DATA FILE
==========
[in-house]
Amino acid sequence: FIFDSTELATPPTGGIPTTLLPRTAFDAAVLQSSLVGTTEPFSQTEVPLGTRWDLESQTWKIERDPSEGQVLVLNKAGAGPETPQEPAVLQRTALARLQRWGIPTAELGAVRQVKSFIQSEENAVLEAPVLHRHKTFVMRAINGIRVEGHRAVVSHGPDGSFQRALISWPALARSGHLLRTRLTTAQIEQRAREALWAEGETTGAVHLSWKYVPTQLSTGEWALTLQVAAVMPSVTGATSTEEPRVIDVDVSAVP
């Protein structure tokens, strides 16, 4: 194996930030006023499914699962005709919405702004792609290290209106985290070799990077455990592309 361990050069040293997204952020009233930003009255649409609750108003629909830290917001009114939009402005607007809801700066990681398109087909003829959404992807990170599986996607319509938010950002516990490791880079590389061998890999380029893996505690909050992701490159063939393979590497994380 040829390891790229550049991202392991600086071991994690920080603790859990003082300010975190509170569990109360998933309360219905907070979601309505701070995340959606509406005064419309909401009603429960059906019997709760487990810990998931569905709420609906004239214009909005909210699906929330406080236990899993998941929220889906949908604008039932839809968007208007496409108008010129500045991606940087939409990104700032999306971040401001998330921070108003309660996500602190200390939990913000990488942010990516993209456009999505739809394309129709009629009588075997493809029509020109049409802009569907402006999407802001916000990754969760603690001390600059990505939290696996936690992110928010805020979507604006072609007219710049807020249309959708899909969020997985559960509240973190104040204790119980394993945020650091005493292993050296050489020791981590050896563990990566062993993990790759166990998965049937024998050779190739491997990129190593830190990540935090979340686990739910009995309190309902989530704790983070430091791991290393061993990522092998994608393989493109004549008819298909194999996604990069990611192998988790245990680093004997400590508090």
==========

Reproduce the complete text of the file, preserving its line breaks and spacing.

[in-house]
Amino acid sequence: FIFDSTELATPPTGGIPTTLLPRTAFDAAVLQSSLVGTTEPFSQTEVPLGTRWDLESQTWKIERDPSEGQVLVLNKAGAGPETPQEPAVLQRTALARLQRWGIPTAELGAVRQVKSFIQSEENAVLEAPVLHRHKTFVMRAINGIRVEGHRAVVSHGPDGSFQRALISWPALARSGHLLRTRLTTAQIEQRAREALWAEGETTGAVHLSWKYVPTQLSTGEWALTLQVAAVMPSVTGATSTEEPRVIDVDVSAVP
């Protein structure tokens, strides 16, 4: 194996930030006023499914699962005709919405702004792609290290209106985290070799990077455990592309 361990050069040293997204952020009233930003009255649409609750108003629909830290917001009114939009402005607007809801700066990681398109087909003829959404992807990170599986996607319509938010950002516990490791880079590389061998890999380029893996505690909050992701490159063939393979590497994380 040829390891790229550049991202392991600086071991994690920080603790859990003082300010975190509170569990109360998933309360219905907070979601309505701070995340959606509406005064419309909401009603429960059906019997709760487990810990998931569905709420609906004239214009909005909210699906929330406080236990899993998941929220889906949908604008039932839809968007208007496409108008010129500045991606940087939409990104700032999306971040401001998330921070108003309660996500602190200390939990913000990488942010990516993209456009999505739809394309129709009629009588075997493809029509020109049409802009569907402006999407802001916000990754969760603690001390600059990505939290696996936690992110928010805020979507604006072609007219710049807020249309959708899909969020997985559960509240973190104040204790119980394993945020650091005493292993050296050489020791981590050896563990990566062993993990790759166990998965049937024998050779190739491997990129190593830190990540935090979340686990739910009995309190309902989530704790983070430091791991290393061993990522092998994608393989493109004549008819298909194999996604990069990611192998988790245990680093004997400590508090």